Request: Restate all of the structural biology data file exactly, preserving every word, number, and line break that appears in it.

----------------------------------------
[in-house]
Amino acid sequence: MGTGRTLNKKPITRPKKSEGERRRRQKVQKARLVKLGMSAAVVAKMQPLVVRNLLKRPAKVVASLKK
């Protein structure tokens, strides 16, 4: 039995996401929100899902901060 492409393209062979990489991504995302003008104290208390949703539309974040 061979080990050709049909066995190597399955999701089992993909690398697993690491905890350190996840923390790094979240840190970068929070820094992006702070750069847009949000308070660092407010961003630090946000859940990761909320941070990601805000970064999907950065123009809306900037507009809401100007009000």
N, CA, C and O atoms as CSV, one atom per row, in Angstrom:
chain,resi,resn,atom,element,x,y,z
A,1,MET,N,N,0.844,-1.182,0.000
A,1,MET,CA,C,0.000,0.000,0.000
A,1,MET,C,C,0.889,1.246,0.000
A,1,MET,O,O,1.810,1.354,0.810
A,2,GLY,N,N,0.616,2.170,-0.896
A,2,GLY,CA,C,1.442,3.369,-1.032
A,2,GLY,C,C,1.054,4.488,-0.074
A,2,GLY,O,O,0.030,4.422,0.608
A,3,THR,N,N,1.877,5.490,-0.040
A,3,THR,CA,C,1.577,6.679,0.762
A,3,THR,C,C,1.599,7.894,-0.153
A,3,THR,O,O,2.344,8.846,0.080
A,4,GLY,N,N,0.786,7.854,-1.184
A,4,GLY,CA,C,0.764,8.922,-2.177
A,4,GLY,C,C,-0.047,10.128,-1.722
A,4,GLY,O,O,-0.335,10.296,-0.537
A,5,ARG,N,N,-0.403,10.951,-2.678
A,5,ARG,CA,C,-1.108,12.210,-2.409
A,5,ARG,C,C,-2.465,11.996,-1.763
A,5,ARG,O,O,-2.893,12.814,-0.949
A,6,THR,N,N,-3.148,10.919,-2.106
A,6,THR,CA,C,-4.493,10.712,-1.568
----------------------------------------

[in-house]
Amino acid sequence: MGTGRTLNKKPITRPKKSEGERRRRQKVQKARLVKLGMSAAVVAKMQPLVVRNLLKRPAKVVASLKK
């Protein structure tokens, strides 16, 4: 039995996401929100899902901060 492409393209062979990489991504995302003008104290208390949703539309974040 061979080990050709049909066995190597399955999701089992993909690398697993690491905890350190996840923390790094979240840190970068929070820094992006702070750069847009949000308070660092407010961003630090946000859940990761909320941070990601805000970064999907950065123009809306900037507009809401100007009000």
N, CA, C and O atoms as CSV, one atom per row, in Angstrom:
chain,resi,resn,atom,element,x,y,z
A,1,MET,N,N,0.844,-1.182,0.000
A,1,MET,CA,C,0.000,0.000,0.000
A,1,MET,C,C,0.889,1.246,0.000
A,1,MET,O,O,1.810,1.354,0.810
A,2,GLY,N,N,0.616,2.170,-0.896
A,2,GLY,CA,C,1.442,3.369,-1.032
A,2,GLY,C,C,1.054,4.488,-0.074
A,2,GLY,O,O,0.030,4.422,0.608
A,3,THR,N,N,1.877,5.490,-0.040
A,3,THR,CA,C,1.577,6.679,0.762
A,3,THR,C,C,1.599,7.894,-0.153
A,3,THR,O,O,2.344,8.846,0.080
A,4,GLY,N,N,0.786,7.854,-1.184
A,4,GLY,CA,C,0.764,8.922,-2.177
A,4,GLY,C,C,-0.047,10.128,-1.722
A,4,GLY,O,O,-0.335,10.296,-0.537
A,5,ARG,N,N,-0.403,10.951,-2.678
A,5,ARG,CA,C,-1.108,12.210,-2.409
A,5,ARG,C,C,-2.465,11.996,-1.763
A,5,ARG,O,O,-2.893,12.814,-0.949
A,6,THR,N,N,-3.148,10.919,-2.106
A,6,THR,CA,C,-4.493,10.712,-1.568